2. How do we hear? The City at Ear Level, a chapter in the first City at Eye Level book, shows that sound determines approximately half our experience. In the city, all (mechanical) sounds pile up. With stony and glass surfaces we create the same effect as an empty living room after moving house. Once we have to raise our voices to have a normal human conversation, we don’t feel at home anymore. The environment should have ‘sound dispersers’, as urban acoustics call them, where grass may take the role of the carpet in your living room, and trees, benches, façades jumping in and out, help to break the sound and create a human soundscape.
  3. How do we feel? There is a lot of research here, on how we need a ‘circle of intimacy’ around us, on how we react to urban heat islands, and on how we feel more comfortable with a building at our backs. Among others, it relates with the size of the squares that people like as a place to stay. People like the Italian piazzas that are 40×40 to 50×50 meters on average. Why this size? It taps into subconscious behaviour. While we walk, we constantly scan the expressions on other people’s faces to judge whether we will be safe. Under 40 to 50 meters, we can still see these expressions. Over 40 to 50 meters, we feel anonymous and lost. 

Our frog eyes call for variety, our ears call for trees and our feeling calls for intimate spaces. These are universal values. Of course, if we want to understand the full experience, the next step should be to dive into the specific aspects depending on the local culture, the social and political relations, the local acceptance of what is decent behaviour, the local climate. These are the reasons to compose this book, specifically delving in the specific contexts in Asia. But first, we will go into the elements we can take to Asia from the international experiences.

Four Key Lessons from The City at Eye Level

The City at Eye Level book, fed by many insights and cases from across the world, describes the mechanisms needed to create a more human scaled city. Let us first summarise four key lessons that are a fundament for a better city at eye level in the Asian context and beyond.

  1. Public space should be the backbone for sustainable development, not just the leftover space next to buildings. 
  2. Public space is not 2D but 3D. Public space is not just the street the city council owns and maintains, it is the entire environment we experience around. So it includes buildings, and most important is the ground floor. It may be only 20% of a building, it determines 80% of our street experience.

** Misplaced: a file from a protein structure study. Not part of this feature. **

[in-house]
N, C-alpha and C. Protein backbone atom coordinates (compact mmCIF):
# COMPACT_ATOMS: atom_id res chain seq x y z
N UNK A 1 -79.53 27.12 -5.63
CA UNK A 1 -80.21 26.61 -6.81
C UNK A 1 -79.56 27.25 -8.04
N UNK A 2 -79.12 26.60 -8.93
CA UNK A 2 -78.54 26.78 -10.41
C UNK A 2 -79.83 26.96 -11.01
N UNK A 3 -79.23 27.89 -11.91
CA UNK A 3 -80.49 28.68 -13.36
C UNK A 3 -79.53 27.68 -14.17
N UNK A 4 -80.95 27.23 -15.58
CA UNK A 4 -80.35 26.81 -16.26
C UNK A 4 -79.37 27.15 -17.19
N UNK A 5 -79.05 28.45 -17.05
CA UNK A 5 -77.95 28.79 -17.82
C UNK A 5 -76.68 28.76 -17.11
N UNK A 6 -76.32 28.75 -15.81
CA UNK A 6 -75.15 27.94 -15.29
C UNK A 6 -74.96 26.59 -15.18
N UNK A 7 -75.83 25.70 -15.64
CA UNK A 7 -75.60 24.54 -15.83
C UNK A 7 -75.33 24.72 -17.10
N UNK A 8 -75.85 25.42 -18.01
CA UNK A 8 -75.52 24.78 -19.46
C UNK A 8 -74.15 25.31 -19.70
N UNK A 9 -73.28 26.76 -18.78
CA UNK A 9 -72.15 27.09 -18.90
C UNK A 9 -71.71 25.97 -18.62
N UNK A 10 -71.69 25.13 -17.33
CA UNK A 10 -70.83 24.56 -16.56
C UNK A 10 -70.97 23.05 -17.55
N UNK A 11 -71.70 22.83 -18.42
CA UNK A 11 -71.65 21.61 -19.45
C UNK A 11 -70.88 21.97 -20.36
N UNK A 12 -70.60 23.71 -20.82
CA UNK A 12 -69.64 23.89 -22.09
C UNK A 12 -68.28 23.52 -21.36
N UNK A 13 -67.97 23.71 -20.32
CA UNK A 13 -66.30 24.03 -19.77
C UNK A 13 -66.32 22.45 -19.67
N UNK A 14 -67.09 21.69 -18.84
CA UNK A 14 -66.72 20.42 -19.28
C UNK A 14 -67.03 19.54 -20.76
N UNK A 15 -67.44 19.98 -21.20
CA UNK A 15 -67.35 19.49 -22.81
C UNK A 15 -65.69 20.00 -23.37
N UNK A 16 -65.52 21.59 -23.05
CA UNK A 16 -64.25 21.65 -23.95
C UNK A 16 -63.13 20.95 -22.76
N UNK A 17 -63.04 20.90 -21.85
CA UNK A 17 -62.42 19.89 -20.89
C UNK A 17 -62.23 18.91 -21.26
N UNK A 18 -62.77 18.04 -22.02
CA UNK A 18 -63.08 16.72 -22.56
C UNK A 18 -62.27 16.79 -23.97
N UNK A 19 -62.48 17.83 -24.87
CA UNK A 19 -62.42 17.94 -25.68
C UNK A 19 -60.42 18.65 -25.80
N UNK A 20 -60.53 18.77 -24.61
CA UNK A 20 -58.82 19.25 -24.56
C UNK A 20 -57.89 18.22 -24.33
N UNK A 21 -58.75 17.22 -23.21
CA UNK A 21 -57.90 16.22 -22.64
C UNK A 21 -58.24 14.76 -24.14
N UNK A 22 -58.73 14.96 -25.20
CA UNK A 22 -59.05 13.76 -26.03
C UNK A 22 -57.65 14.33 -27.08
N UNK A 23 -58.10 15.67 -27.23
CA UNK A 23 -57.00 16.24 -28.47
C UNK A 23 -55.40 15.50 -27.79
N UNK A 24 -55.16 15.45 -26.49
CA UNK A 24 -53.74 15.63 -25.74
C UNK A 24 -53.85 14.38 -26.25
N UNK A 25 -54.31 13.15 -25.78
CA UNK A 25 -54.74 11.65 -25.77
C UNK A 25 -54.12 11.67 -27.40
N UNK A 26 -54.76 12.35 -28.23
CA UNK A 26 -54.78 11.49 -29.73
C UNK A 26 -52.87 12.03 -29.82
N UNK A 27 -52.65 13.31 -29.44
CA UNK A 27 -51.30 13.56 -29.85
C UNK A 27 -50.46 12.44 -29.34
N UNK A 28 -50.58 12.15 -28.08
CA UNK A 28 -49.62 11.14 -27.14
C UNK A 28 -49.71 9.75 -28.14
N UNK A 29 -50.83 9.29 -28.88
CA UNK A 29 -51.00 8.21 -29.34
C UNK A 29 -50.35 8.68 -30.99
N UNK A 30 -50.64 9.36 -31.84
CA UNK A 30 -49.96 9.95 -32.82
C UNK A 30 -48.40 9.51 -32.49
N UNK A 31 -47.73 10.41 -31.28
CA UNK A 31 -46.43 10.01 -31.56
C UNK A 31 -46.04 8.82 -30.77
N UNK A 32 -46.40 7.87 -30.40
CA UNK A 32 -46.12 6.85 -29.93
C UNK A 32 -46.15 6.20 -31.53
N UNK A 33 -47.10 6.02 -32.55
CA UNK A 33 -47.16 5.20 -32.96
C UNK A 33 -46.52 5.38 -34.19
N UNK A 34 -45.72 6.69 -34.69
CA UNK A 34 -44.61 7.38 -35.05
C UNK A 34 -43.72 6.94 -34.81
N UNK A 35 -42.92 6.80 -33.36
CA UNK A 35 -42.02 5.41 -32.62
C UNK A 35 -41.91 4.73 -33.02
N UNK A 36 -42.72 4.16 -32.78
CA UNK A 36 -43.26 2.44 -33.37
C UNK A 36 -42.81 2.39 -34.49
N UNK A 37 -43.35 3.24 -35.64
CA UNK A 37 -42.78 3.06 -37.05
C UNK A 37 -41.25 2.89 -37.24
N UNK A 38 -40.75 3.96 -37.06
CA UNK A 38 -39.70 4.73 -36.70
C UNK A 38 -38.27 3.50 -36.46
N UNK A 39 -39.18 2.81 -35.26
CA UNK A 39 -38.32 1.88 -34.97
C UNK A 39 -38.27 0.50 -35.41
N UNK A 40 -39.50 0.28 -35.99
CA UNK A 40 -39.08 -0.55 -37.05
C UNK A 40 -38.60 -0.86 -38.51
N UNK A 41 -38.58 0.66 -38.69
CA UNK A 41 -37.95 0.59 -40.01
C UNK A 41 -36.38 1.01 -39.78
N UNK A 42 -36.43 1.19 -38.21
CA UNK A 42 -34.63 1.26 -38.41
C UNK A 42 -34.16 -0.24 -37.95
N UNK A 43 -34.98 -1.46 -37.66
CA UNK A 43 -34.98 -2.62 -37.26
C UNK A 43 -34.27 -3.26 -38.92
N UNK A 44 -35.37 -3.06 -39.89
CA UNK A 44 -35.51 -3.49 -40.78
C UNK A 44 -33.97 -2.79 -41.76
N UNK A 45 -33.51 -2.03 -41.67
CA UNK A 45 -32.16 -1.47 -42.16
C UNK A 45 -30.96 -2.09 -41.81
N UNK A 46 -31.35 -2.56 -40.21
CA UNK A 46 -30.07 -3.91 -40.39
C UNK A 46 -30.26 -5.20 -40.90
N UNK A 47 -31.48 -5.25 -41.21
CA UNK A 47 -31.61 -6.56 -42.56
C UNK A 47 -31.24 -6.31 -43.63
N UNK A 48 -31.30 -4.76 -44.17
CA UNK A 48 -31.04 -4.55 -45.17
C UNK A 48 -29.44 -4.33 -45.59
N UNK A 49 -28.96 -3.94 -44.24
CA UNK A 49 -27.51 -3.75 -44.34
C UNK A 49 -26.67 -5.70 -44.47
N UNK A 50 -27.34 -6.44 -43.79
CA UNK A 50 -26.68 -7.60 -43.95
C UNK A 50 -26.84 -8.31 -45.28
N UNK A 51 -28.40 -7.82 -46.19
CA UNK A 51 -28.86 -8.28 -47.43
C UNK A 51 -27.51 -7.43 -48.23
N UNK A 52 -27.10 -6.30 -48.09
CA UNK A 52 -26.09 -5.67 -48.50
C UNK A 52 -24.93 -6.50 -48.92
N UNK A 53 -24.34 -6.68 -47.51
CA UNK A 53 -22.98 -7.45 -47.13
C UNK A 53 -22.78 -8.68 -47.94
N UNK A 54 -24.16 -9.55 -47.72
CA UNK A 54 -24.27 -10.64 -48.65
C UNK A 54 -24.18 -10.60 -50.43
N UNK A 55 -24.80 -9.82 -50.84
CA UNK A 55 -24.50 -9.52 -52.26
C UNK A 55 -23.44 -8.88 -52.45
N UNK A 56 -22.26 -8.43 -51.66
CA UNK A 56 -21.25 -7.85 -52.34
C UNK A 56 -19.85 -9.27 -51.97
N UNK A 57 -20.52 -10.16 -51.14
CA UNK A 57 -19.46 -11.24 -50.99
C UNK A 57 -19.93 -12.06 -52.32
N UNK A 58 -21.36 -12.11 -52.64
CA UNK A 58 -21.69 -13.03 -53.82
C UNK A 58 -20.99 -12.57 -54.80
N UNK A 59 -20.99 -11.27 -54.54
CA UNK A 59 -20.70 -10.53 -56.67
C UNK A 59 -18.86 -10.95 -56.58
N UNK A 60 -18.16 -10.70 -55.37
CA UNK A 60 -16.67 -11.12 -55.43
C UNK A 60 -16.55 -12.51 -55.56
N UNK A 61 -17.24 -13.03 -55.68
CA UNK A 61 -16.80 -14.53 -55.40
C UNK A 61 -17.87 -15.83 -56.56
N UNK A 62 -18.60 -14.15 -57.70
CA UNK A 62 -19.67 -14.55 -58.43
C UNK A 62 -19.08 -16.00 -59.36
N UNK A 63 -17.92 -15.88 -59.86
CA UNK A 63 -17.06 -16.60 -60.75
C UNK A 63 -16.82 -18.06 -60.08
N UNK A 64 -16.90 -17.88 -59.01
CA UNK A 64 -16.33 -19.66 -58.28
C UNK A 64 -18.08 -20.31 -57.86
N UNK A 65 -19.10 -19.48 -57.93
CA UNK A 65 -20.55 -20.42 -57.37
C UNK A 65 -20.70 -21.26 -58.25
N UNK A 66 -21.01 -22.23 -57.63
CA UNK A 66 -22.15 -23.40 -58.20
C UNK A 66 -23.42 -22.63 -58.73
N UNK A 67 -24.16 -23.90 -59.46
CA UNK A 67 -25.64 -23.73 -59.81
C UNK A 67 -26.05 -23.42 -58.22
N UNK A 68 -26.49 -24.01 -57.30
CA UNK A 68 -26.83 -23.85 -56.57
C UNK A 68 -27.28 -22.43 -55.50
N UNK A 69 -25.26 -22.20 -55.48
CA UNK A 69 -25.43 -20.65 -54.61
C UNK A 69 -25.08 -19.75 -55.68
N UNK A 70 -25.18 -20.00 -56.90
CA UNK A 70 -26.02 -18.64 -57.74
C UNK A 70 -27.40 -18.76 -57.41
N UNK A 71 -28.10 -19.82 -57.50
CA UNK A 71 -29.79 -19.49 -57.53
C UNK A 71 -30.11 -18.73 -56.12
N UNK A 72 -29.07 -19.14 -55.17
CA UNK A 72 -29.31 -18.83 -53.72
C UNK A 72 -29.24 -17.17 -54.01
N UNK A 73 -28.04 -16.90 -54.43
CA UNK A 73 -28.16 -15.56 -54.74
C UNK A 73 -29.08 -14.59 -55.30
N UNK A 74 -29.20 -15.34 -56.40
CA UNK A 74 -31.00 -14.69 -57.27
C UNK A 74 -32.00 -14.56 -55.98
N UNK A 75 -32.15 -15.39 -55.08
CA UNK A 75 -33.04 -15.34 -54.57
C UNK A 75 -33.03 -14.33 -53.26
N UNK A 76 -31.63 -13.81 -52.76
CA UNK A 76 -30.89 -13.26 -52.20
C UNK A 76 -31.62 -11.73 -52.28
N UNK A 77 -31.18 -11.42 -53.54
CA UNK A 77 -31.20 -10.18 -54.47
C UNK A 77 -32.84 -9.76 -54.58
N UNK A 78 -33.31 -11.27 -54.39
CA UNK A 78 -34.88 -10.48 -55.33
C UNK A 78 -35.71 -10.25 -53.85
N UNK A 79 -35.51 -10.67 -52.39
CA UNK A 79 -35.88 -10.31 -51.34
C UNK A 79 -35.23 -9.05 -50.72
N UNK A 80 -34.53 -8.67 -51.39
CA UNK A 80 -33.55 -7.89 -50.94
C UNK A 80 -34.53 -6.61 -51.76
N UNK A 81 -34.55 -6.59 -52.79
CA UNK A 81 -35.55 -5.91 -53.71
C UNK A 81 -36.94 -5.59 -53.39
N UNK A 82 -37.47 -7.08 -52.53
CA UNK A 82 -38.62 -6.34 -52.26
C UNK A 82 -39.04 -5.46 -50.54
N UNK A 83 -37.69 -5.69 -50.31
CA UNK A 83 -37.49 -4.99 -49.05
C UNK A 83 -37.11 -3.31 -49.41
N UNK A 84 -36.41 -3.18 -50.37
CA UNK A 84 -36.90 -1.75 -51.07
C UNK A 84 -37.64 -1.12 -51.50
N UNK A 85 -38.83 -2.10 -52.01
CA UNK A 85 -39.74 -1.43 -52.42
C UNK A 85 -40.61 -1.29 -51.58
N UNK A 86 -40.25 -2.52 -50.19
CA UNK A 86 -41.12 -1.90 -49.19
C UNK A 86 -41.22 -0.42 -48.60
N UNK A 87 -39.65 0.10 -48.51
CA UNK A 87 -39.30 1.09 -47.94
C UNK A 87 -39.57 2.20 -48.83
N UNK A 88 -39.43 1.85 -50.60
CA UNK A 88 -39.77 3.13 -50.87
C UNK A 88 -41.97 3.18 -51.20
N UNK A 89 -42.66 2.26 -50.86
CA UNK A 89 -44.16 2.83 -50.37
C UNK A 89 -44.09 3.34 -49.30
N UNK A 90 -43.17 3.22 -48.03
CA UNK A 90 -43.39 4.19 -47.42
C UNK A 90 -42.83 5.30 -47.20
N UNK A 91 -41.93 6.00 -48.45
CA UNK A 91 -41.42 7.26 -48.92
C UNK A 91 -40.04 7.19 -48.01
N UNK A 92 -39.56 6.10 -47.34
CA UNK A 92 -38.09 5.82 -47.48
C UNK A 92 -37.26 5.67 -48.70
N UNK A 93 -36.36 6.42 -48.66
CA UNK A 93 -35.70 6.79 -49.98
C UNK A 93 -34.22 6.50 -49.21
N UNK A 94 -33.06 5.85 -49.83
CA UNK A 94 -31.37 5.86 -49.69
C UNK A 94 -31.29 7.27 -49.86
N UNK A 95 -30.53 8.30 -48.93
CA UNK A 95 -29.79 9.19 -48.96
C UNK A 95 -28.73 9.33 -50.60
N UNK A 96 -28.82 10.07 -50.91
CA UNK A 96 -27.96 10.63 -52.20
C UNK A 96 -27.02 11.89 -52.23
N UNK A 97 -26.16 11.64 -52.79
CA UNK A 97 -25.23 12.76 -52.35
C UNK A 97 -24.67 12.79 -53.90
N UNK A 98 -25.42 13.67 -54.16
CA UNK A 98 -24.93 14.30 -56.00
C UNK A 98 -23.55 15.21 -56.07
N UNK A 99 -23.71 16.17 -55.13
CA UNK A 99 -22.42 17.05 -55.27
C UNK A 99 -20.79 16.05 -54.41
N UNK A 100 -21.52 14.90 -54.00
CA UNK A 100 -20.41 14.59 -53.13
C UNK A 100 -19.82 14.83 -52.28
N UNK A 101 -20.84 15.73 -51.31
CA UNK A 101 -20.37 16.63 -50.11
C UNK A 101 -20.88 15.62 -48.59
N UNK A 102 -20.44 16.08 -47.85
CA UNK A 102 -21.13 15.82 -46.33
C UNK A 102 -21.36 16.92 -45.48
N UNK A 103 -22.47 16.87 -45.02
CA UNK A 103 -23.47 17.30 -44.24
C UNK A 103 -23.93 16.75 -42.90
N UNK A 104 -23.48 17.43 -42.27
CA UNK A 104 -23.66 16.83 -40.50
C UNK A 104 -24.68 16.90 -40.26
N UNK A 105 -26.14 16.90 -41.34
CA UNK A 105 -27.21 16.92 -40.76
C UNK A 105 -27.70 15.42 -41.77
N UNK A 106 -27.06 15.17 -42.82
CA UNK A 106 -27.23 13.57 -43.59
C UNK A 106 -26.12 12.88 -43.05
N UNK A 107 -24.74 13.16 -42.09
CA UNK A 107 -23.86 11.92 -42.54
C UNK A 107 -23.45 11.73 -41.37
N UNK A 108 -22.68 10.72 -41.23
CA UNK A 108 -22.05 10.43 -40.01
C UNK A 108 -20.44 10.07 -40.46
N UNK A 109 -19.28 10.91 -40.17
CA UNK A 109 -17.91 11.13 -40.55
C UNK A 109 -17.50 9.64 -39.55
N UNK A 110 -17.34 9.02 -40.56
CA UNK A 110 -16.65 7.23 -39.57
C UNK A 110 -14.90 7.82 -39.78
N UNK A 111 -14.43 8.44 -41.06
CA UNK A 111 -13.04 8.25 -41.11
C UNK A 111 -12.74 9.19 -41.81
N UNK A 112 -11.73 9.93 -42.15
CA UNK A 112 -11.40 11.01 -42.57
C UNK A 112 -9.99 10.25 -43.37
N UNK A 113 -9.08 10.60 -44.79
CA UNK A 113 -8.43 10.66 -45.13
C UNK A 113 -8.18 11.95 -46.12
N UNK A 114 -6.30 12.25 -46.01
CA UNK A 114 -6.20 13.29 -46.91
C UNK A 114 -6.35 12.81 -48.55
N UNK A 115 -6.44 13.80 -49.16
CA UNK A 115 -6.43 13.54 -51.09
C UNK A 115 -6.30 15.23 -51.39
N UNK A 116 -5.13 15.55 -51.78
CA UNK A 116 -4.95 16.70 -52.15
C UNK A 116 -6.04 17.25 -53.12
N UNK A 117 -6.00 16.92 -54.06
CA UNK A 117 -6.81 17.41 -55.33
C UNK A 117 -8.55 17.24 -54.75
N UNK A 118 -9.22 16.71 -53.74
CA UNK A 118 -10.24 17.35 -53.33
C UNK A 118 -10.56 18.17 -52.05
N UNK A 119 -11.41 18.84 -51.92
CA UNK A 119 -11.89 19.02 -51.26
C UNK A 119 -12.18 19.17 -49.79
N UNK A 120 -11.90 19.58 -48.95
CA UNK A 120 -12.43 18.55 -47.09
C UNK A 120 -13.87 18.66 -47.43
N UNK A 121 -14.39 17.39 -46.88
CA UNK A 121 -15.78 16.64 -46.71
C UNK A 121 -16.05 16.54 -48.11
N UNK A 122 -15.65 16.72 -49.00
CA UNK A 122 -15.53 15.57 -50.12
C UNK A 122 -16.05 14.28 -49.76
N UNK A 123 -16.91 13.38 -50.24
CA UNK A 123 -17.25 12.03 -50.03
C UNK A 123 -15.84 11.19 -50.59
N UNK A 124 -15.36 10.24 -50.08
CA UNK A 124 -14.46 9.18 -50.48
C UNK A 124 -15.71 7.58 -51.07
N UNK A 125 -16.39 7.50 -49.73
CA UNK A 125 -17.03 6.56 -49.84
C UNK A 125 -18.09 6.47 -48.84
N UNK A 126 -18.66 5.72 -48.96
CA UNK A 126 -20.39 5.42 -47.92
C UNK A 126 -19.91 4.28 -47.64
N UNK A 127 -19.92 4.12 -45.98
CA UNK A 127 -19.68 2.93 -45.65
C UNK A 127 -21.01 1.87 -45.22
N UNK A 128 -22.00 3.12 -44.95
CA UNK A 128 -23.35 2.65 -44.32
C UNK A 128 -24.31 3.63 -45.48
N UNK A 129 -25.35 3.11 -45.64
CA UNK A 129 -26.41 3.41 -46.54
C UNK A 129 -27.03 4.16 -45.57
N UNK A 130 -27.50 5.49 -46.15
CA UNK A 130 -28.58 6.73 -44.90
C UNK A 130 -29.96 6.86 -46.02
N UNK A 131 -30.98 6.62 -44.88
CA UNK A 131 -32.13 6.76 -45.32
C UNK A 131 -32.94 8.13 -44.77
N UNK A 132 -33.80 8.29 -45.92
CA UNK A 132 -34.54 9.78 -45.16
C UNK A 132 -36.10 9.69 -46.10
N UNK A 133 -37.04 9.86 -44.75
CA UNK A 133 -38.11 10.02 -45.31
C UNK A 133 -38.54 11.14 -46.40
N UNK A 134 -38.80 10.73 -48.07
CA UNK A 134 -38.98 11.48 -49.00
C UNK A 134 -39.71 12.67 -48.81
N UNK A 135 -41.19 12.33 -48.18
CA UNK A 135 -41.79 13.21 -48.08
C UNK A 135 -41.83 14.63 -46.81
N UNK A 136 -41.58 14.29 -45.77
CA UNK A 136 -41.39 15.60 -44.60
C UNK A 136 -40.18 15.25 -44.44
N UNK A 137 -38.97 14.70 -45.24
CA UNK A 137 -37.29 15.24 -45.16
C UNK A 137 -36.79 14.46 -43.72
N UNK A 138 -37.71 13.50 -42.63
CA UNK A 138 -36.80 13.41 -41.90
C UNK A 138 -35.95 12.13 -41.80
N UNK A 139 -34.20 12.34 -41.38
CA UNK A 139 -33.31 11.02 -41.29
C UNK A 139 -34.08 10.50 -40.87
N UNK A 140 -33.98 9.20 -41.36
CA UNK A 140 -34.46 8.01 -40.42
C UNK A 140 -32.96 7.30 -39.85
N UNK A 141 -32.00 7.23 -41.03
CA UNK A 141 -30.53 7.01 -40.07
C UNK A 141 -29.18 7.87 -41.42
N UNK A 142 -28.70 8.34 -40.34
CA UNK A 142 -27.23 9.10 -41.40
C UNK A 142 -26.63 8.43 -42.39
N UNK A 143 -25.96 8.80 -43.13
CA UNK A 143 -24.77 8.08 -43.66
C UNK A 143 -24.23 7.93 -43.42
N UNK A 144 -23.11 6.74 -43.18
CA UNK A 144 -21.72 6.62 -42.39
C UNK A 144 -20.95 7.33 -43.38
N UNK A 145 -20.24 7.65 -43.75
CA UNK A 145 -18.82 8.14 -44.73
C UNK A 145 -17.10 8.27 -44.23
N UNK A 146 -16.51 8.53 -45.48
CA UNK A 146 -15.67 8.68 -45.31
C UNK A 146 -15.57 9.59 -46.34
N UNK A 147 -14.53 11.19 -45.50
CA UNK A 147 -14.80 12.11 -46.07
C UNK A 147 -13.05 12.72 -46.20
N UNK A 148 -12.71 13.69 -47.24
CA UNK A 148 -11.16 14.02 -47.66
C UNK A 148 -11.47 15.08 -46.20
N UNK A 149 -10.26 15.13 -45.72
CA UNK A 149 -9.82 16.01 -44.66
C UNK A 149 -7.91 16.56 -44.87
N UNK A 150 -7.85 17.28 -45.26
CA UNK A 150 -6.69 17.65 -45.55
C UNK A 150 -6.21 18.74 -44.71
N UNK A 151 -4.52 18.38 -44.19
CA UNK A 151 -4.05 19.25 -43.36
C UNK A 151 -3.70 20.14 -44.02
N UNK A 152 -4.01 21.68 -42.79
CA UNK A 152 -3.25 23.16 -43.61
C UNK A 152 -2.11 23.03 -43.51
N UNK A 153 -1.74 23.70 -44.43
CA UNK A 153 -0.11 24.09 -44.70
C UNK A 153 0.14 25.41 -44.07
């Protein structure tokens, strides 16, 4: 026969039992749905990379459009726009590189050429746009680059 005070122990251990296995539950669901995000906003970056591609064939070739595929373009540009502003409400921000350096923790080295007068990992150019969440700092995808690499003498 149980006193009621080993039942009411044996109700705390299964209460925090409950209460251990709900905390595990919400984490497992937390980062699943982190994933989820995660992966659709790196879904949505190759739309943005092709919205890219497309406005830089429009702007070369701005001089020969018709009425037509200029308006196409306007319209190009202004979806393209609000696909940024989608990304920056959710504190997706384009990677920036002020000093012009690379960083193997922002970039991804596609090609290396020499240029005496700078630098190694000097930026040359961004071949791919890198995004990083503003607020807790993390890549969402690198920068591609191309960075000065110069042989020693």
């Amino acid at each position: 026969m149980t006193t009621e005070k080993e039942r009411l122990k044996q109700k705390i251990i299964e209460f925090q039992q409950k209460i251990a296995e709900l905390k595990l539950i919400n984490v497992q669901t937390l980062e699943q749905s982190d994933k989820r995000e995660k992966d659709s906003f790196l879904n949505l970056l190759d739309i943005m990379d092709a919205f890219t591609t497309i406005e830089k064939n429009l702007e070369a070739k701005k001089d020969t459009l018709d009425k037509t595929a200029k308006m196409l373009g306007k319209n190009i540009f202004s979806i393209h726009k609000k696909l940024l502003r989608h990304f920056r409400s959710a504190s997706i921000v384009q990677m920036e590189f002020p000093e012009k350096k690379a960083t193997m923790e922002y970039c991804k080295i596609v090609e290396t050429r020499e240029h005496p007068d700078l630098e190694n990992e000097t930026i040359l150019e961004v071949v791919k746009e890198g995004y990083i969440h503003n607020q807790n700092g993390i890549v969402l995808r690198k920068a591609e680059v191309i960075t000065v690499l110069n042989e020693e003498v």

3. From liveable to lovable. City councils and developers usually take care of only the two basic layers or Maslow’s hierarchy of needs for a liveable, whole, clean and safe environment. With placemaking we take it to a higher level to turn it into a lovable, social, active, fun, health, tempting and inspiring place. [@Tash: please use your designed Maslow’s pyramid from the booklet]
  4. Software, hardware AND orgware. First, understand the current and potential use patterns and activities (software), then the design follows (hardware), followed by programming of new activities (orgware). For the long-term, think of a strategy, a method, an approach, a set of rules, a coalition, and funding to keep the learning and investment cycle going for a longer time.

What are the Mechanisms Working Against Us?

Working to achieve a better city at eye level, we need to understand why we are getting so little of it in day-to-day practice. If we know which mechanisms are working against us, we will know better which issues to address in developing new strategies for our cities. In brief, we recognise at least seven mechanisms:

  • Cities and developers lack good rules for human scale;
  • Human scale often comes too late in the process;
  • Short term profit orientation;
  • Standardisation of the construction industry, sterile development;
  • Lack of proper management for good places (place management);
  • Top down planning and lack of (mental) ownership;
  • Designs being made from the bird’s eye view.

Towards Systemic Change

“Never doubt that a small group of thoughtful, committed citizens can change the world; indeed, it’s the only thing that ever has,” said Margaret Mead. With the City at Eye Level programme and network, we are uncovering criteria, new approaches and methods for development, transformation and systemic change and tools to address these mechanisms working against us. Many of these can also be recognised in the contributions in this book. We see six drivers for systemic change towards developing our cities more around social life, human scale and great public spaces:

  • There is an open source list of Eye Level Criteria to use in urban development projects to achieve a better city at eye level.
  • We work on organic transformation to turn existing urban areas and streets around with the local partners.
  • We work on place-led development with real estate partners to embed the eye level into the development process from the very first stages.
  • We work on creative bureaucracy to open up city councils to work together with communities and tap into the city’s energy and creativity for improving public space.
  • We work on place management to build sustainable communities, public-private partnerships and cooperatives to keep programming and improving over time.
  • We are building a global toolbox with open source tools for the city at eye level and placemaking.